Most avid James Bond fans, like my sister and I, can instantly recognize Bond actors when they appear in other films, no matter how brief their role may be. It’s a knack that comes from having seen the movies so many times. For newbies interested in becoming Bond character-actor-spotters, there are three character actors associated with the 007 franchise that are uber easy to recognize: Lois Maxwell who played Bond’s loyal secretary Miss Moneypenny, Desmond Llewelyn, the inimitable mechanical genius “Q”, and Geoffrey Keen who portrayed Sir Fredrick Gray, head of the Ministry of Defense.
My sister and I first saw Keen in the James Bond films and for years, not knowing his name, we simply referred to him as the “minister.” As we watched more and more British films throughout the years we found that this nickname suited him well for, like most character actors, he had his little pigeon-hole: that of playing men in high government positions.
He began his career in the 1940s portraying either detectives or sergeants and later inspectors of police forces, but by the mid-1950s he was settling into roles that called for increasing responsibility: supervisors, deans, captains, and superintendents. As early as 1960 he was assistant chief of Naval Staff (Sink the Bismarck) and just one year later rose to the highest position he would play in film, that of the Prime Minister (No Love for Johnnie).
What was it about Geoffrey Keen that made him so well suited to play magistrates, commissioners, colonels, and the like? His appearance for one thing. He cut an imposing figure, was always well-groomed and cultured (you’d never catch Keen among lowly people), and walked in an air of authority. He often carried a stern countenance that told his inferiors that his commands were to be taken with the utmost seriousness.
But this does not mean that he was a hard taskmaster. Quite the contrary. The minister knew how to smile and he always issued his orders with kindness. His roles as magistrates suited him particularly well because Keen seemed to be a man with a keen sense of justice. As a prisoner on trial, I would feel comfort in knowing that he was judging my case. He would weigh the case very carefully and not let the flourishing words of the barristers sway his judgment.
He had a humorous side, too, and while James Bond’s assumed flippancy would appear to irritate him, his eyes would twinkle nonetheless. It was this understanding and compassionate side of his nature that earned him the respect of the men and women who served under him.
Keen was born in Berkshire, England in 1916 to Malcolm Keen, a popular stage actor of the 1930s. Malcolm entered films as early as 1917, making his last film appearance in Life for Ruth (1962). Father and son appeared in three films together: Rob Roy, the Highland Rogue ( 1953 ), She Played with Fire (1957), and The Birthday Present (1957)…and, like Geoffrey, Malcolm was often given roles of authority: lords, presidents, bishops, and the like. It must have been a family trait.The younger Keen made his stage debut in 1932 and entered the Royal Academy of Dramatic Arts the following year. He had just joined the Royal Shakespeare Company when war broke out in 1939, and Keen enlisted with the Royal Army Medical Corps.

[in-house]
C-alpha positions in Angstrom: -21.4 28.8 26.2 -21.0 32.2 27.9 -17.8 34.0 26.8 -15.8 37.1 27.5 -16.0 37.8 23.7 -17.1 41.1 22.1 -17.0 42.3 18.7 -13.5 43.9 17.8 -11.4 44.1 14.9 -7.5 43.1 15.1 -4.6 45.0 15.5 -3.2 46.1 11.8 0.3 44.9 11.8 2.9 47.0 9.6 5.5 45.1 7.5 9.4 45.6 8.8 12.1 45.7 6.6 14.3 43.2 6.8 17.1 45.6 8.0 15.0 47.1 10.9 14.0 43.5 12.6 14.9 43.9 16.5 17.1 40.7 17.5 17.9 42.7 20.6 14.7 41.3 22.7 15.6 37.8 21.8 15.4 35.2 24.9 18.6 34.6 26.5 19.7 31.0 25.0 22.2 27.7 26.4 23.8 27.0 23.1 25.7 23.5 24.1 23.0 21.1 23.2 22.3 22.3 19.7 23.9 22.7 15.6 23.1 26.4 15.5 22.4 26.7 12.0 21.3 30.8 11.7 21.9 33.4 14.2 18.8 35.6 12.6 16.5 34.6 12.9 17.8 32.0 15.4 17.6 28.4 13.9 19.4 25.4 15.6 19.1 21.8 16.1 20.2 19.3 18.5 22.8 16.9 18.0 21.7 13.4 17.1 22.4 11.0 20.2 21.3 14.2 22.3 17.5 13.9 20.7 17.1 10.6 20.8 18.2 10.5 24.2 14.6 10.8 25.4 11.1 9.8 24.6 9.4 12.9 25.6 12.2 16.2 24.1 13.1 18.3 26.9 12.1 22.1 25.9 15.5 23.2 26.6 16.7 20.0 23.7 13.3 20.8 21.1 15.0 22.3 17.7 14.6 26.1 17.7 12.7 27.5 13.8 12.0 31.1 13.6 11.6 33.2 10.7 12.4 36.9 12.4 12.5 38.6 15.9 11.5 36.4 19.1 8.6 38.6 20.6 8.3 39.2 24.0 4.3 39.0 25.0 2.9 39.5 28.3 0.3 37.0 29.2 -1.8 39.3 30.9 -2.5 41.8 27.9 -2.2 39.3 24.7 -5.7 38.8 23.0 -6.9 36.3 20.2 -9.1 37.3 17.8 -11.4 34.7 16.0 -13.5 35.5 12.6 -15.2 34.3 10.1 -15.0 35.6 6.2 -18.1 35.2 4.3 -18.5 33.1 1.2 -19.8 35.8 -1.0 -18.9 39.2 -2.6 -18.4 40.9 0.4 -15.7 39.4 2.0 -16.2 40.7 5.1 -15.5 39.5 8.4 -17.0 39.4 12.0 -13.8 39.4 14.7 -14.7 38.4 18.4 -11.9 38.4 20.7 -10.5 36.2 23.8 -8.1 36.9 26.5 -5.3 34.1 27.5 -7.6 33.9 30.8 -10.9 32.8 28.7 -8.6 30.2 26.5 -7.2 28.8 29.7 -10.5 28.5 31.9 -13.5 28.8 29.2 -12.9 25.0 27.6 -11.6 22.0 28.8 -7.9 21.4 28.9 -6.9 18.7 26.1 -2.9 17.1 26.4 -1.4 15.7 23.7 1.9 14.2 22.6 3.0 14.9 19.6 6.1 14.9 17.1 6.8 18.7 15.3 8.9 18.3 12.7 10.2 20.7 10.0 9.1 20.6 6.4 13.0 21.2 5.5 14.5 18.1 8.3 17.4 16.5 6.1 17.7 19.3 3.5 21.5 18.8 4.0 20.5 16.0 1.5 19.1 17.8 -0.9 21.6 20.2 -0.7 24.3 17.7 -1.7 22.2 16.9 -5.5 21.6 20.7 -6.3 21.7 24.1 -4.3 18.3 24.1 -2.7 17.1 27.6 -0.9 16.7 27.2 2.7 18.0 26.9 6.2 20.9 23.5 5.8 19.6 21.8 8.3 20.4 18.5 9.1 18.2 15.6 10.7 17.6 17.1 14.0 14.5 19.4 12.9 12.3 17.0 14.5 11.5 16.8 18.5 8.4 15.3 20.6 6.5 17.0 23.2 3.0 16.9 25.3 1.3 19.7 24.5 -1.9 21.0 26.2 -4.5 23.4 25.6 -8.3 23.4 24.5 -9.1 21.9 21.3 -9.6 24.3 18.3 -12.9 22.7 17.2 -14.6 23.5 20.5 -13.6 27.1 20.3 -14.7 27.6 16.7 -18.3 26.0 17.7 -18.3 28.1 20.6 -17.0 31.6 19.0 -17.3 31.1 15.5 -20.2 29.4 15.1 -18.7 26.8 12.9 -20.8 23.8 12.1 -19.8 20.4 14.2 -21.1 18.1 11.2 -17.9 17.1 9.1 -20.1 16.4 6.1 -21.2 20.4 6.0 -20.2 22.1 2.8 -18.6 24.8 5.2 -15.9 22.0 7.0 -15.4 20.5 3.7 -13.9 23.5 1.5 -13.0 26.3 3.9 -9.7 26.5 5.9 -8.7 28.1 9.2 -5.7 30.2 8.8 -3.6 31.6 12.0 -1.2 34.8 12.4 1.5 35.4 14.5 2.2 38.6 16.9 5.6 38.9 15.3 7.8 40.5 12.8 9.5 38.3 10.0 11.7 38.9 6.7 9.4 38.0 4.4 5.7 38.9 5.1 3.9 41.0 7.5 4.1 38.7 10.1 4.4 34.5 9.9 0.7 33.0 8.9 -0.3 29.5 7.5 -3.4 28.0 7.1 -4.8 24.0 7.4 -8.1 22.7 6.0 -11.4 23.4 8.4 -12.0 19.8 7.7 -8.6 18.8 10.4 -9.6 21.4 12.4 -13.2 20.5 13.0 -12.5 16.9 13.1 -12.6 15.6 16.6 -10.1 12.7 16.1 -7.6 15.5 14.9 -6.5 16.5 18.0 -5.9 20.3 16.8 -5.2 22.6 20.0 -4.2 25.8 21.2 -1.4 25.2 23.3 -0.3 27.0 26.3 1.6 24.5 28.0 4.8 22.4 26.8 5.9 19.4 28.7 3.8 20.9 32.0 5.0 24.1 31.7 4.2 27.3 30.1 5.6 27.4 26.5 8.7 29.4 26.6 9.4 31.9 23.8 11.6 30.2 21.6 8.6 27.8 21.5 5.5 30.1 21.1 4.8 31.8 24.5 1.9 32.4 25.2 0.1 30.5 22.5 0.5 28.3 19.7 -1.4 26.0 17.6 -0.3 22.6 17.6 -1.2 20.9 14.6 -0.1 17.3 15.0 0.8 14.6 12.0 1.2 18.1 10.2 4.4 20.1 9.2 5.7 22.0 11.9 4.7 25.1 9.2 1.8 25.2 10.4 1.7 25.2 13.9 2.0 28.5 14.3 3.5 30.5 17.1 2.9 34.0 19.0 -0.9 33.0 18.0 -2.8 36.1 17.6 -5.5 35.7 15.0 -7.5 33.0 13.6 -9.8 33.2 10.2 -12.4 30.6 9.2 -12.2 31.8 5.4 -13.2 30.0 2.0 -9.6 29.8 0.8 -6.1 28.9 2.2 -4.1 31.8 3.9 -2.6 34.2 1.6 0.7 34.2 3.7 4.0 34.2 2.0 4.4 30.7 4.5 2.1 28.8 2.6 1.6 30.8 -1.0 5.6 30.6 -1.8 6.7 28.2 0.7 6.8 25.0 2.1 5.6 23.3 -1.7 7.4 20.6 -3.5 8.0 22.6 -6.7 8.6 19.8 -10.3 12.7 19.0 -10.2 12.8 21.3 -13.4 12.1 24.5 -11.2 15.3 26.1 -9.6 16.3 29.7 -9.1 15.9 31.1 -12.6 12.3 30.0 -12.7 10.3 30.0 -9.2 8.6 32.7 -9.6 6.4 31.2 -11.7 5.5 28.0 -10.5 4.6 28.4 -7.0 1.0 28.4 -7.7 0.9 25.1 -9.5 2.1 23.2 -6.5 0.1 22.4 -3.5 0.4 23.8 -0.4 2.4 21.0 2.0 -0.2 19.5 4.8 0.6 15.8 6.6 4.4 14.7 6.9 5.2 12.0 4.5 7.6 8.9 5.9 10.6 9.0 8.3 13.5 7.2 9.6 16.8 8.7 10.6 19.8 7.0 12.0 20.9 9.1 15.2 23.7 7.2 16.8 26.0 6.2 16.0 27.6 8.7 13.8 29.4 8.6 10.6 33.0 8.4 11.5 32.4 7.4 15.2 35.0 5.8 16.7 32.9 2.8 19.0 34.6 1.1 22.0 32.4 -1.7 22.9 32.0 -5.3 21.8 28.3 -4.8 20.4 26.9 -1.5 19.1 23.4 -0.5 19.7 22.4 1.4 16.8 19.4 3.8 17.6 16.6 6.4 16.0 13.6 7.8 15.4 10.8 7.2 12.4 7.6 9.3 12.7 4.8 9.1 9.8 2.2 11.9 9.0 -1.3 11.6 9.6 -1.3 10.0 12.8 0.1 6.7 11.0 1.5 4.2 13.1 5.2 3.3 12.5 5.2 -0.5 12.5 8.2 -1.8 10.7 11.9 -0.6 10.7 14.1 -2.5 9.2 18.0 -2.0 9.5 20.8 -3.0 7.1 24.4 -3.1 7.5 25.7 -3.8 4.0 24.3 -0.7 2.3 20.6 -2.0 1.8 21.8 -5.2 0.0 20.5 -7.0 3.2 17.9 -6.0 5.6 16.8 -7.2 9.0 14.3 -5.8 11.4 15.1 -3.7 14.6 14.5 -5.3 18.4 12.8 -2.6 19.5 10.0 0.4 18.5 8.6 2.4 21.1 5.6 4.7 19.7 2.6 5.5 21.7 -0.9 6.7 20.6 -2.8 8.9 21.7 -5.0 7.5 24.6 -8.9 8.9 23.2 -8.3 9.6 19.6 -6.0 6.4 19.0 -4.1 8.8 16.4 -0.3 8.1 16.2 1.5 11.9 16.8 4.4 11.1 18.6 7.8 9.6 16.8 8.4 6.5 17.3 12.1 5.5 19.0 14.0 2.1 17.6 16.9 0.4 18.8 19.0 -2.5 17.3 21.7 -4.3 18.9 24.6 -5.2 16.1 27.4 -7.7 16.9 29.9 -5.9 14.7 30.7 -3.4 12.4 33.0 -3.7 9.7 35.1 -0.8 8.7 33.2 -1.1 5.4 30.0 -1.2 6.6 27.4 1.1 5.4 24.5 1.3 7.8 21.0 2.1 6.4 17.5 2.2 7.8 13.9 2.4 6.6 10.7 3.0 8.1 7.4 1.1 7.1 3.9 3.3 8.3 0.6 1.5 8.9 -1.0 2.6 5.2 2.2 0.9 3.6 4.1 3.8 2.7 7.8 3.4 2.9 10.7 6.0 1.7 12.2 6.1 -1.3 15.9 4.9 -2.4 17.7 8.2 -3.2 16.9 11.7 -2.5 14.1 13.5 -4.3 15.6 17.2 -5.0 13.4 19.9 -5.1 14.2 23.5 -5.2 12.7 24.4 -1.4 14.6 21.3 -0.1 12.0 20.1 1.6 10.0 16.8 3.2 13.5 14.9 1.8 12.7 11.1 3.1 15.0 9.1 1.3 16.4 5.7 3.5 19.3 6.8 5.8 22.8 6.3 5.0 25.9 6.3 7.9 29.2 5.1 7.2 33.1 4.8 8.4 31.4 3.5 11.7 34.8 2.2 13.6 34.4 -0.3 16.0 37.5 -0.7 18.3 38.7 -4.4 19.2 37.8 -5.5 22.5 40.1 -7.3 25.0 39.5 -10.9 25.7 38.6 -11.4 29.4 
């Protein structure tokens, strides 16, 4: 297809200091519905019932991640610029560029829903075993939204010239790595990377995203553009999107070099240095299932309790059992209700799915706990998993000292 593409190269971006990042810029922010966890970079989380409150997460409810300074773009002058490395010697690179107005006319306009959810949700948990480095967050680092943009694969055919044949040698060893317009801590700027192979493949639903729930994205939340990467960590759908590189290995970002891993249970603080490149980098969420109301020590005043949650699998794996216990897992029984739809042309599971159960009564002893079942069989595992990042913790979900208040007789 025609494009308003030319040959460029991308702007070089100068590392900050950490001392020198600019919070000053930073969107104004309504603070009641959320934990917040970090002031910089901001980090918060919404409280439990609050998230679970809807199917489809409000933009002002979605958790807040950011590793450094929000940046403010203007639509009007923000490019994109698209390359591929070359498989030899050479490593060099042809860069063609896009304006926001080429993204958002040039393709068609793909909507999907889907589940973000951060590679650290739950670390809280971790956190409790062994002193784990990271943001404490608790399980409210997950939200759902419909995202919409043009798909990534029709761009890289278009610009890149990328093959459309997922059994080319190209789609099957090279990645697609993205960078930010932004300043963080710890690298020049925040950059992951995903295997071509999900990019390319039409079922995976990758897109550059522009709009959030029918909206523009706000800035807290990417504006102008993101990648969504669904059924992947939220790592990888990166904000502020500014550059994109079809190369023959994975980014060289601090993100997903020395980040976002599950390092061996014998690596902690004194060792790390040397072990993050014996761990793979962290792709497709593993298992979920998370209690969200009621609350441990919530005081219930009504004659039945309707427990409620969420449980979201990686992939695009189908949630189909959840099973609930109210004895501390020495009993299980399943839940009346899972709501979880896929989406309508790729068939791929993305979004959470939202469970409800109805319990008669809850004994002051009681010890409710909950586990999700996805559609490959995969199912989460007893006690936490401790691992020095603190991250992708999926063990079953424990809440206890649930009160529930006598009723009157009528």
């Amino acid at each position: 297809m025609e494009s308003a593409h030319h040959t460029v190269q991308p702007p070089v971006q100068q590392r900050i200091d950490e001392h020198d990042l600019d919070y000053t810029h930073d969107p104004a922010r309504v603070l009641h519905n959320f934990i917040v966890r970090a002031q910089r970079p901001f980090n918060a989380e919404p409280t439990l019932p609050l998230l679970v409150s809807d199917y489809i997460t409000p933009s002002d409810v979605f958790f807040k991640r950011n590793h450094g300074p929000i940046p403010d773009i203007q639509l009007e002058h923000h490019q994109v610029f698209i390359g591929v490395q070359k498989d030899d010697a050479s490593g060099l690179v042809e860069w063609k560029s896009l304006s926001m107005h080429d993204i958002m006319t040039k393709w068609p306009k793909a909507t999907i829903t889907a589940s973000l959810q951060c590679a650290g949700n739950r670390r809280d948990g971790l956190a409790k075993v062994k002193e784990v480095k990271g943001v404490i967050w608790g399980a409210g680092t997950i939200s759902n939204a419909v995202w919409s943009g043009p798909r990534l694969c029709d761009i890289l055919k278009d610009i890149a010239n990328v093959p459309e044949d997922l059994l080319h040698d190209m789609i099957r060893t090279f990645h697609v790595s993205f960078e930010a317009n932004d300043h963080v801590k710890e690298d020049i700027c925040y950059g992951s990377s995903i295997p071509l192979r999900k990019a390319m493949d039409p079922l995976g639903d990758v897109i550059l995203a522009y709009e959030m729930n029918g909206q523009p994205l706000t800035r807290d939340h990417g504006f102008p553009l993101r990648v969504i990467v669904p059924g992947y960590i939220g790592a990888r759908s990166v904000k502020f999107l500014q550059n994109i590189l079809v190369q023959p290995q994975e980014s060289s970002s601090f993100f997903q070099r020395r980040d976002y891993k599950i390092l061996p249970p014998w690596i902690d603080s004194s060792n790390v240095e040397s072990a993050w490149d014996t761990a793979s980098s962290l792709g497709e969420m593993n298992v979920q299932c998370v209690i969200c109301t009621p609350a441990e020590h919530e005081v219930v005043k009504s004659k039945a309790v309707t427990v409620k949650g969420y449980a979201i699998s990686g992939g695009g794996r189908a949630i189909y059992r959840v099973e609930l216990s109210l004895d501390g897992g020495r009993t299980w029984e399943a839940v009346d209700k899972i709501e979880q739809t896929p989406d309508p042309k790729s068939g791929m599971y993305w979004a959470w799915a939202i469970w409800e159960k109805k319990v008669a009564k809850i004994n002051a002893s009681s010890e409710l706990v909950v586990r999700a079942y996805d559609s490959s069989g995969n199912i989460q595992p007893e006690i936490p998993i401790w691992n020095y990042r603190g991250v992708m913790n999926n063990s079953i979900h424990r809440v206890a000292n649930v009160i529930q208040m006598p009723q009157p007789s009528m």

During the war, he appeared in an Army instructional film directed by Carol Reed, and this small part led to him being cast in several Reed films after the war ended: Odd Man Out (1947), The Fallen Idol (1948), and The Third Man (1949).
Keen’s filmography throughout the 1950s was quite impressive. He had appearances in some top-notch US and British productions including Walt Disney’s Treasure Island (playing Isreal Hands); he was a police inspector in The Clouded Yellow (1950), Hunted (1952), and the comedy Genevieve (1952). A brief role as a businessman in Turn the Key, Softly (1953), was followed by some excellent military roles such as General Nye in The Man Who Never Was (1956), Sink the Bismarck (1960), Torpedo Bay ( 1963) and The Heroes of Telemark (1965).Keen often portrayed men in the medical and religious profession, too, as in Storm Over the Nile (1955), Yield to the Night (1956), Sailor Beware ( 1956 ), and The Spanish Gardner (1957) where he played the kindly Dr. Harvey.
During this time, Keen also made a number of appearances in television in series such as The Edgar Wallace Mystery Theatre, The Wonderful World of Disney ( in the classic mini-series “Dr. Syn, the Scarecrow of Romney Marsh” ), The Saint, Secret Agent, The Persuaders, Mogul, The Venturers, and Crown Court.
In 1977, Geoffrey Keen made his first appearance as Sir Fredrick Gray, the Minister of Defense, in the 007 film The Spy Who Loved Me. In most of the 007 pictures, Gray could be seen during the initial briefing of Bond’s missions, occasionally mid-mission (where he’d often ejaculate “Bond, what do you think you’re doing?!”) and during any crisis involving the nation’s defense, of course.
Shortly after the release of The Spy Who Loved Me, Keen appeared in the Bond spoofs No. 1 of the Secret Service, starring Nicky Henson and Licensed to Love and Kill starring Gareth Hunt. His presence made these imitation Bond films a little bit more authoritative. At this time, Keen eased up on appearing in other films and made only occasional appearances on television and on stage. Instead, he focused solely on the James Bond movies, which included Moonraker (1979), For Your Eyes Only (1981), Octopussy (1983), A View to a Kill (1985) and The Living Daylights (1987).
Keen passed away in 2005 at the age of 89 leaving behind two daughters from his three marriages and a legion of Bond fans who adore spotting “The Minister” in the many films he made throughout the 1950s and 1960s.
Constance Metzinger runs the website Silver Scenes, “a blog for classic film lovers.” This article originally ran last year and is being reprinted as part of our ongoing 10th anniversary celebrations.